Hurricane Sandy and Sea Level Rise in New York and New Jersey

First, my sympathies to the folks in the Northeast who are suffering from the after-effects of Hurricane Sandy. Watching CNN's breathless coverage of the flooding in New York and New Jersey, I got intrigued by the question of sea level rise in those regions. After all, one of the concerns about man-made global warming is that there will be a significant increase in sea level over the course of this century. The National Oceanic and Atmospheric Agency actually offers this data online. Below are the charts for the gauges at Battery Park in Manhattan and Atlantic City in New Jersey.

The mean sea level trend is 2.77 millimeters/year with a 95% confidence interval of +/- 0.09 mm/yr based on monthly mean sea level data from 1856 to 2006 which is equivalent to a change of 0.91 feet in 100 years.

The mean sea level trend is 3.99 millimeters/year with a 95% confidence interval of +/- 0.18 mm/yr based on monthly mean sea level data from 1911 to 2006 which is equivalent to a change of 1.31 feet in 100 years.

Even as sea levels around New York City have been rising, the actual land area has been expanding due to landfilled areas. The 1865 Viele Water Map below shows the areas that had been filled in by that time.

And below is a map of the area that the city government of New York ordered to be evacuated - orange and yellow mark the areas evacuated.

A closer look at the lower Manhattan evacuation zones is below.

Some interesting correlations, yes? Instead of retreating from the rising sea, people in New York City built up more land. Since sea level rise is ongoing, and may be exacerbated by man-made global warming, more and better defenses like a sea barrier at the Verrazano Narrows and the East River will need to be developed. One thing for sure, the federal government should stop subsidizing flood insurance. Go here for a fascinating set of intereactive maps that show how the shoreline of lower Manhattan has expanded since 1660.

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  • R C Dean||

    What those charts show me is a steady increase since, what, 1850?

    How that correlates to global temperatures and industrial CO2 is a mystery to me. But I suspect it doesn't. At all.

  • ||

    The global average temperature has risen about 1.5F since 1870. Since 1950, it's risen about a degree. The rise is almost certainly due to GHG emissions. The Sun is not brighter than 1950; it's actually a bit dimmer. Moreover, GHG warming follows a specific pattern: it's not just a generic "warming", but a kind of warming whose pattern can be studied.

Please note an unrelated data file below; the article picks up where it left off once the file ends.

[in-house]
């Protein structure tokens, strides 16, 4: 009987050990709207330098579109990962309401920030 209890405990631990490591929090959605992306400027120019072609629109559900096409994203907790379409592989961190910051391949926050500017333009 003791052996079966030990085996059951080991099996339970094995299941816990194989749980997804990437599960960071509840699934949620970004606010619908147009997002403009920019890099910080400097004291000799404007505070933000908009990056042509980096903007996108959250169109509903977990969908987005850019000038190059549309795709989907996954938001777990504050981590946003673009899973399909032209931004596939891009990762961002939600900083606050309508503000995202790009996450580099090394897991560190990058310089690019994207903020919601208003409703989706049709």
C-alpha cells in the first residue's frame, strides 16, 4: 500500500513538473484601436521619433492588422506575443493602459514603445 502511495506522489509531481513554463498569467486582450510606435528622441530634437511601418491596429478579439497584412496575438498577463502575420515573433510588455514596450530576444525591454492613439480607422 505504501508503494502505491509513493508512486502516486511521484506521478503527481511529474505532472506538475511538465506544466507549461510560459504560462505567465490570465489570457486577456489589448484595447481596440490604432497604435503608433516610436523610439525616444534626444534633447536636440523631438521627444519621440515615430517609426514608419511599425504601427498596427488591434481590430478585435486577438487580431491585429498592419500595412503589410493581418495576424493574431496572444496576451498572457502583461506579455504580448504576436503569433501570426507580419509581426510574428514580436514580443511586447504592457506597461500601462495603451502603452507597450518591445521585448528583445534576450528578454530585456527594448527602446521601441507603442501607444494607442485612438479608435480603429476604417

Not surprisingly, a warmer Earth tends to have less ice, which means more ocean. Hence, the sea level rises.

    Local factors can change how much the sea level rises, of course. Scandinavia is not seeing a real rise, because the land is still "bouncing back" from the weight of the glaciers in the Ice Age. By contrast, the US East Coast is rising more quickly than most other places (though rising sea level wasn't really the problem with Sandy).

  • OldMexican||

    Re: Jersey Patriot,

    Not surprisingly, a warmer Earth tends to have less ice, which means more ocean. Hence, the sea level rises.


    The Antartic ice is increasing.

    Local factors can change how much the sea level rises, of course.

    It is MUCH easier that the local sea level rises due to the restriction in the flow of an important river than because of "ice melts."

    Besides this, Sandy wasn't particularly potent, Cat 1 hurricate at most. What happened was that the moisture-carrying cold front from the north coincided with Sandy to deposit more water than what the storm brought.

    But "weather" is not "climate" - right, JP??? Or only when it suits the AGW millenarists?

  • Death Rock and Skull||

    Sea level measurements can be done geodetically, which means changes in land level would have nothing to do with actual change in sea level. So Scandinavia is doing it wrong.

  • BoscoH||

    This is where I see the dishonesty of pinning the disaster on "global warming". Sea level rise in past century probably accounts for 20% of the damage, at most. The other 80% is people putting themselves in more danger.

    On the other coast... South of Los Angeles. There was a time when new beach homes in Corona del Mar almost couldn't be given away. My grandfather was a roofer in SoCal, and did a whole bunch of new homes there in the 60s. He had a chance to buy a couple with full ocean views dirt cheap and couldn't imagine that he'd want to live there or that they'd be a good year round investment. Sure, they might rent out in the summer months. Fast forward to 1991. A friend bought one of those homes for $1.6M. Fast forward to 2007. He tore it down, built a friggin concrete mansion that has a 5-floor elevator at one spot, and sold for $10M.

    These areas of interface between land and sea are inherently dangerous on occasion, and yet our value of them and desire to be near them has skyrocketed in the past few decades. That's the bigger problem here, and one that people who value being near the coast will deny more fervently than the ant-warming crowd.

  • Ken Shultz||

    And yet people adapt.

    It's often that they try to build the house in their head instead of the house they should--given whatever dangers are lurking out there.

    People in Belize build their houses on stilts, so when the hurricanes come through--and the inevitable flooding comes in--they'll be high and dry on what amounts to a pier.

    People who live South of Palos Verdes, on Portuguese Bend, build their homes on stilts that absorb the shock of practically non-stop seismic activity...